WTF Community

🤮 Coronavirus (Community Thread)

(Ray Van Houtte) #882

A sober assessment.


This development is even scarier than we could have anticipated… More innocents lost from an unpredictable virus and very concerning to schools, children and families, or just about everyone.


China standing up to T, and refuting the politicized assertions that China created and unfurled this virus in a sternly written rebuttal. Even bringing in Lincoln’s words as a kicker to T’s audacity.

Oh my…where do we begin to untangle the truth here? T’s full-of-lies and CYA’s are just that. China is testing us as we are testing them. Wished we had some skilled diplomats to handle this and not some flame throwers like we do have in this administration.

China refutes 24 ‘lies’ by U.S. politicians over coronavirus

BEIJING (Reuters) - China has issued a lengthy rebuttal of what it said were 24 “preposterous allegations” by some leading U.S. politicians over its handling of the new coronavirus outbreak.

The Chinese foreign ministry has dedicated most of its press briefings over the past week to rejecting accusations by U.S. politicians, especially Secretary of State Mike Pompeo, that China had withheld information about the new coronavirus and that it had originated in a laboratory in the city of Wuhan.

A 30-page, 11,000-word article posted on the ministry website on Saturday night repeated and expanded on the refutations made during the press briefings, and began by invoking Abraham Lincoln, the 19th century U.S. president.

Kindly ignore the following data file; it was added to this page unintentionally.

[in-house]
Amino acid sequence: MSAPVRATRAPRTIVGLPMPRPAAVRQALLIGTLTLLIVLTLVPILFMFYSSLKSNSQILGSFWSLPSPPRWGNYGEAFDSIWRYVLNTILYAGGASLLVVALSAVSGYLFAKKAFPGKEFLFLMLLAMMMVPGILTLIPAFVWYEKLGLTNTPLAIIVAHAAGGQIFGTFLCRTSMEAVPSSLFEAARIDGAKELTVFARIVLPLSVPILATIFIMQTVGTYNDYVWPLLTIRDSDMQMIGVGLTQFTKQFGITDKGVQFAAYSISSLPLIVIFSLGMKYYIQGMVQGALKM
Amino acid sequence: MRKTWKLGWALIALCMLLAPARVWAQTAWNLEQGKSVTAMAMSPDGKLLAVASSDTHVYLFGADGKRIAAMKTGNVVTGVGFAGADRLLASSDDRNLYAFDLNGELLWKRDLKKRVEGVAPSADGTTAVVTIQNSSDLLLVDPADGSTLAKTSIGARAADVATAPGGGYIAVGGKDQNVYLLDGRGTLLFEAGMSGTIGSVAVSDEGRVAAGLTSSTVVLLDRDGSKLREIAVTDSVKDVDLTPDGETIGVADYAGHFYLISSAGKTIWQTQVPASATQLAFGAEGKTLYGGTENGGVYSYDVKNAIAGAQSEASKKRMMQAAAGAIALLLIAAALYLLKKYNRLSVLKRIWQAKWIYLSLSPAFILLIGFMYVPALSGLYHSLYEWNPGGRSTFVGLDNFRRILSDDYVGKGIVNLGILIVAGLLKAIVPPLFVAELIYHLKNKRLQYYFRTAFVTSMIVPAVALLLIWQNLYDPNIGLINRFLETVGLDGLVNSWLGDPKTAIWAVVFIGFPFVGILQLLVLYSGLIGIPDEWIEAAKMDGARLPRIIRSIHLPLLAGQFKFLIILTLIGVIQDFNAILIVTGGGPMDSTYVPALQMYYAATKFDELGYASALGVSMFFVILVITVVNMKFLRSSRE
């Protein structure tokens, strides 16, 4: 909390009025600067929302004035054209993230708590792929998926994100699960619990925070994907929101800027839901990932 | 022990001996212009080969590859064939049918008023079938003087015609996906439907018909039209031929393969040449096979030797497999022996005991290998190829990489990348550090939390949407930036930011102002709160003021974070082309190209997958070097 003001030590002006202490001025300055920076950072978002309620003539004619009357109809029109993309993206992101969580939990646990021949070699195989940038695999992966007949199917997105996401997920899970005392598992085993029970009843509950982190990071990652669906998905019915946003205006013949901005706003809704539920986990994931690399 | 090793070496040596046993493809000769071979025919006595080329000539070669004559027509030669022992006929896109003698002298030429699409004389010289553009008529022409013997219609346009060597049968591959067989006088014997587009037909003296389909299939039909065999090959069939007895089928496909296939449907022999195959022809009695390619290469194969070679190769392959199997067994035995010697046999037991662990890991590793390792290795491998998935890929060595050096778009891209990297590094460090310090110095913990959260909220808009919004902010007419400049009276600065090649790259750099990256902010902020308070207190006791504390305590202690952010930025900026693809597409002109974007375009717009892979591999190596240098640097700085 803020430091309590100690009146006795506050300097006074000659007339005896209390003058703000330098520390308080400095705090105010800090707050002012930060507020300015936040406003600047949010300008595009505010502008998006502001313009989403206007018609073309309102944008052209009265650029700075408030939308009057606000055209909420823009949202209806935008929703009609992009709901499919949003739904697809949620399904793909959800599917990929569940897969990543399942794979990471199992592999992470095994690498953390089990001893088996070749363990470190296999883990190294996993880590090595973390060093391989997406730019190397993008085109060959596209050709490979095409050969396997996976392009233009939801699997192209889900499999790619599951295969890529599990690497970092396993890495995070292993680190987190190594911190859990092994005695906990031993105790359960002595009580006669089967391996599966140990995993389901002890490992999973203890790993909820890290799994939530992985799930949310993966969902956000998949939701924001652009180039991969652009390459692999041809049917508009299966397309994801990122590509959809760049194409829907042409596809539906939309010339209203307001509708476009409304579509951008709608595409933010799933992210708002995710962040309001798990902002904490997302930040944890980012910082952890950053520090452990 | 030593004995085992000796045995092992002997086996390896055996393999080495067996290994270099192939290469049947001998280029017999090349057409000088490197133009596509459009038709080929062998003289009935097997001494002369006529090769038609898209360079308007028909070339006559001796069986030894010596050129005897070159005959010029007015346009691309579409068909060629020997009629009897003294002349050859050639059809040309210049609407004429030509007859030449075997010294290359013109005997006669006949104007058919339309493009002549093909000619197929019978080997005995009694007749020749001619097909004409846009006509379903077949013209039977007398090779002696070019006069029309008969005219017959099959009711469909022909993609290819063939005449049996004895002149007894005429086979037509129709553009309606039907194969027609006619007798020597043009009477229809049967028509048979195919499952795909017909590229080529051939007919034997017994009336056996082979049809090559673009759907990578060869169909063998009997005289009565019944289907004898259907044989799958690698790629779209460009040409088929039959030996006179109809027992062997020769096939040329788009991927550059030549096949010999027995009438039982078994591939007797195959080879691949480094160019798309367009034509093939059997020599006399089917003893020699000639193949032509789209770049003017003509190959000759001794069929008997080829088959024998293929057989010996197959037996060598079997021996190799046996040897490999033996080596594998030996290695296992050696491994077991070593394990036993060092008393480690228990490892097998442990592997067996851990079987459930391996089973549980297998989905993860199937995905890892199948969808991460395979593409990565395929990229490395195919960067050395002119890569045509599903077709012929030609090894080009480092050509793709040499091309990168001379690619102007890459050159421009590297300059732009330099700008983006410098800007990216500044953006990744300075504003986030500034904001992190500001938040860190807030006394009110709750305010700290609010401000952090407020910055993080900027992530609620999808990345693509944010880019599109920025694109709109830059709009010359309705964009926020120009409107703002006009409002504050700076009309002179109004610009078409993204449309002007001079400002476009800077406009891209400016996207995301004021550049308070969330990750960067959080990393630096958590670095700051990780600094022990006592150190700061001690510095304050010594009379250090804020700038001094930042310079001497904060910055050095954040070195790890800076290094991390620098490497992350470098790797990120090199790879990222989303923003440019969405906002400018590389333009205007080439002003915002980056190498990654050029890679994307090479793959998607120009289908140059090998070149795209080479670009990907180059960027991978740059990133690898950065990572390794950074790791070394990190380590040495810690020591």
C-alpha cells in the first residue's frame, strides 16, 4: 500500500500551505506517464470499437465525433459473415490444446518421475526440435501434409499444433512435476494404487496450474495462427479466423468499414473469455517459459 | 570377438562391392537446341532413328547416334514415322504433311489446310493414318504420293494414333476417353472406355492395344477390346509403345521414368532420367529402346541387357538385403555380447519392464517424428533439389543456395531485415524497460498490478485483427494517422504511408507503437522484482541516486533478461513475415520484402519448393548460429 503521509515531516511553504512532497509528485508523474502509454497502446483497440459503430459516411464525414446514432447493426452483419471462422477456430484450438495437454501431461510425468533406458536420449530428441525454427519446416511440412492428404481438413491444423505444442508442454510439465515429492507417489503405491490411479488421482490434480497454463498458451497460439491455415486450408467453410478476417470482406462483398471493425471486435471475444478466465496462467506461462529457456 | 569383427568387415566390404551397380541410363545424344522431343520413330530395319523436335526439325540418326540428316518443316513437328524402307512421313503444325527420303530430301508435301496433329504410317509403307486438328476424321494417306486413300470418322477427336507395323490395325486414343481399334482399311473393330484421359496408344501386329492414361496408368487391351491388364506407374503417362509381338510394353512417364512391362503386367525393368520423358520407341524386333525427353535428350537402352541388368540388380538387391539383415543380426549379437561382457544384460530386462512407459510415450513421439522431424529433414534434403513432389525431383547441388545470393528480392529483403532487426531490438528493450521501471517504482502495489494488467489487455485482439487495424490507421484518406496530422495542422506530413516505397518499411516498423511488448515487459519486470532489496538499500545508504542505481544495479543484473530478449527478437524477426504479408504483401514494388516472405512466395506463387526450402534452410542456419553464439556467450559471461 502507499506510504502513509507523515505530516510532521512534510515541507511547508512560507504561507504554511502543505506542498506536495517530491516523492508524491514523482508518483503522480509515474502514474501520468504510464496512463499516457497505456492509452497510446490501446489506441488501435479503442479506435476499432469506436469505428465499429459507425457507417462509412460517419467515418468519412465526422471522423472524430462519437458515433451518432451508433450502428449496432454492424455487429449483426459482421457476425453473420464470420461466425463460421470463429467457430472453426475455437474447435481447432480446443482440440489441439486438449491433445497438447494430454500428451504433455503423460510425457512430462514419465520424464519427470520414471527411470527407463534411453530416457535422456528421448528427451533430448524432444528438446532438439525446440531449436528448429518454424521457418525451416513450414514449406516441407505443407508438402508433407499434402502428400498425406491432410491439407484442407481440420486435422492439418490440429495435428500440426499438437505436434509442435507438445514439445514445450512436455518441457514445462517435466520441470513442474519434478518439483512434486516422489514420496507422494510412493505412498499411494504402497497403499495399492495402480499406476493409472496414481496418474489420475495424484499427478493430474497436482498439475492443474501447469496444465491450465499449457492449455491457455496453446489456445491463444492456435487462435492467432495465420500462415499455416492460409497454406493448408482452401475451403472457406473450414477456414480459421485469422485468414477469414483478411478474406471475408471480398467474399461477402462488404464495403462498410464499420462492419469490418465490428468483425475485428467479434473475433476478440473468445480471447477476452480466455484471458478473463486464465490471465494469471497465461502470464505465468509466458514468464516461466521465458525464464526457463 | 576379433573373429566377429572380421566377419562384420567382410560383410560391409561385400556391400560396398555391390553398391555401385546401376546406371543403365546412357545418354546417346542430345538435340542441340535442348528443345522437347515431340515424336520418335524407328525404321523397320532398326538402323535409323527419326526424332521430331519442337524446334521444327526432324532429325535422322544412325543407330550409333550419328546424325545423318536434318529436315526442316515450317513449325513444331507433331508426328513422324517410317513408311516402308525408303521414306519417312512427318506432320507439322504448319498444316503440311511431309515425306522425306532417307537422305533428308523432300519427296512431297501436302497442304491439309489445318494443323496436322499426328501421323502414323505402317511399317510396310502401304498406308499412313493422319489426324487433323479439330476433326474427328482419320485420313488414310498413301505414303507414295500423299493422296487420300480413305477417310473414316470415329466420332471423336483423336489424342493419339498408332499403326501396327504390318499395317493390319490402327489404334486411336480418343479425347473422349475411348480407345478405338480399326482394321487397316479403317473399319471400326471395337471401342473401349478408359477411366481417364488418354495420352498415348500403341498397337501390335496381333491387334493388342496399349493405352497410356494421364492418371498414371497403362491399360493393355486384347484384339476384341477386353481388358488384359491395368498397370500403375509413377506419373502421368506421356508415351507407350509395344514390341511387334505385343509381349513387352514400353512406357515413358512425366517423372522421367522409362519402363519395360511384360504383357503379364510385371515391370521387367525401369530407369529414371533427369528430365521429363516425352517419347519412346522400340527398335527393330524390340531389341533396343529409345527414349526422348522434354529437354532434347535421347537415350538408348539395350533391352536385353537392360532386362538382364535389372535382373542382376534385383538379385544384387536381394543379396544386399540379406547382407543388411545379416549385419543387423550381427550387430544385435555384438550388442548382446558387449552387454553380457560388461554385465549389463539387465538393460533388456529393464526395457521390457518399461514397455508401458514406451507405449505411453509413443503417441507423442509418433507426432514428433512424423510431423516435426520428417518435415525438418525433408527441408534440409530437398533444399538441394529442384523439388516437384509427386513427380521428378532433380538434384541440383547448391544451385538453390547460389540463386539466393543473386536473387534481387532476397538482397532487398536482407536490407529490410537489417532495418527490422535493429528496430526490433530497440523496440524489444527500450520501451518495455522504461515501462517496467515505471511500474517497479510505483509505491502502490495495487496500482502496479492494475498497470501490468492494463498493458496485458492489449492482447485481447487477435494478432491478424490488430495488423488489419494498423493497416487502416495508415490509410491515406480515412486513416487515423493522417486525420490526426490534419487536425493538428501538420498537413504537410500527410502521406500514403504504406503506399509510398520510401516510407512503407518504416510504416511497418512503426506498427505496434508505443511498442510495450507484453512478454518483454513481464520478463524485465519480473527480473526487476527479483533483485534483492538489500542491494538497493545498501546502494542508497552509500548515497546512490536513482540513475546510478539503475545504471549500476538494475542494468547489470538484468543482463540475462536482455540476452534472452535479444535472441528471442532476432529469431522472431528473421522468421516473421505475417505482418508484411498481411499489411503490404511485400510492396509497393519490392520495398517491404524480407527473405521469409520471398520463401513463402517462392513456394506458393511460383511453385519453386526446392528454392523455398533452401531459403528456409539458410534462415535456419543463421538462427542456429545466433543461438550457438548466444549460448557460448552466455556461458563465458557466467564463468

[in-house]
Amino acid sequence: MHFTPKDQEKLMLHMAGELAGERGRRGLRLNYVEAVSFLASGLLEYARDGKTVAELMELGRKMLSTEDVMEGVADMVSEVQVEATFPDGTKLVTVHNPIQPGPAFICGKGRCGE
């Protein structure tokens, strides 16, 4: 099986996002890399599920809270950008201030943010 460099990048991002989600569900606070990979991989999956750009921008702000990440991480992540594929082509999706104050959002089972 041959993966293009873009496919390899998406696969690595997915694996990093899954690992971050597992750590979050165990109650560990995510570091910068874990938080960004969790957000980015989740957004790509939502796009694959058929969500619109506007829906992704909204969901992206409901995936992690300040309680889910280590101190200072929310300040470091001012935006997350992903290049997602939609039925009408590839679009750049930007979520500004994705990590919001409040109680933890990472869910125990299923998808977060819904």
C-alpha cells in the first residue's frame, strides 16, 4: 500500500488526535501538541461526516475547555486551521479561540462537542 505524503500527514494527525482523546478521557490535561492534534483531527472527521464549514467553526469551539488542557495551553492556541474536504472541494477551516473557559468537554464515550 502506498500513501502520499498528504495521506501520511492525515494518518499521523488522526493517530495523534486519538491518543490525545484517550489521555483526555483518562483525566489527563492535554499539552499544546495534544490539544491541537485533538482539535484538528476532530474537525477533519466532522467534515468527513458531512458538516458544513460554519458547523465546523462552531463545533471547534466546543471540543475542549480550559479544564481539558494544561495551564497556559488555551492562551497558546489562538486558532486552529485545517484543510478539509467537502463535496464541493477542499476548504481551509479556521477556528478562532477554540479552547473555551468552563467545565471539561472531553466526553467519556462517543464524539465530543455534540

As Lincoln said, you can fool some of the people all the time and fool all the people some of the time, but you cannot fool all the people all the time,” it said in the prologue.

The article also cited media reports that said Americans had been infected with the virus before the first case was confirmed in Wuhan. There is no evidence to suggest that is the case.

Keen to quash U.S. suggestions that the virus was deliberately created or somehow leaked from the Wuhan Institute of Virology, the article said that all evidence shows the virus is not man-made and that the institute is not capable of synthesising a new coronavirus.


This is pretty dark…going to Funeral homes in hopes of getting correct counts of coronavirus from nursing homes…to correct any undercounting, or no counting because the nursing homes are mostly private facilities. Digging for the correct death counts, via the funeral homes, is a new phenomenon in this pandemic.

Nursing homes account for at least a third of the nation’s 76,000 Covid-19 fatalities, and in 14 states they’re more than half the total

Amid governors’ push for better data, missed cases turn up

Operators’ group says testing scarcity led to under-counting

Connecticut is swabbing corpses at funeral homes. Maryland is testing all nursing-home residents and staff, symptomatic or not. Coast to coast, governors have intensified efforts to get accurate death counts at the facilities as investigations suggest far more devastation than initially recorded.

In New York and New Jersey, tallies of deaths from the novel coronavirus surged in recent days after the states began disclosing more data on nursing-home residents. On Sunday, New York Governor Andrew Cuomo added a requirement that all positive test results for staff must be reported to the state health department by the next day.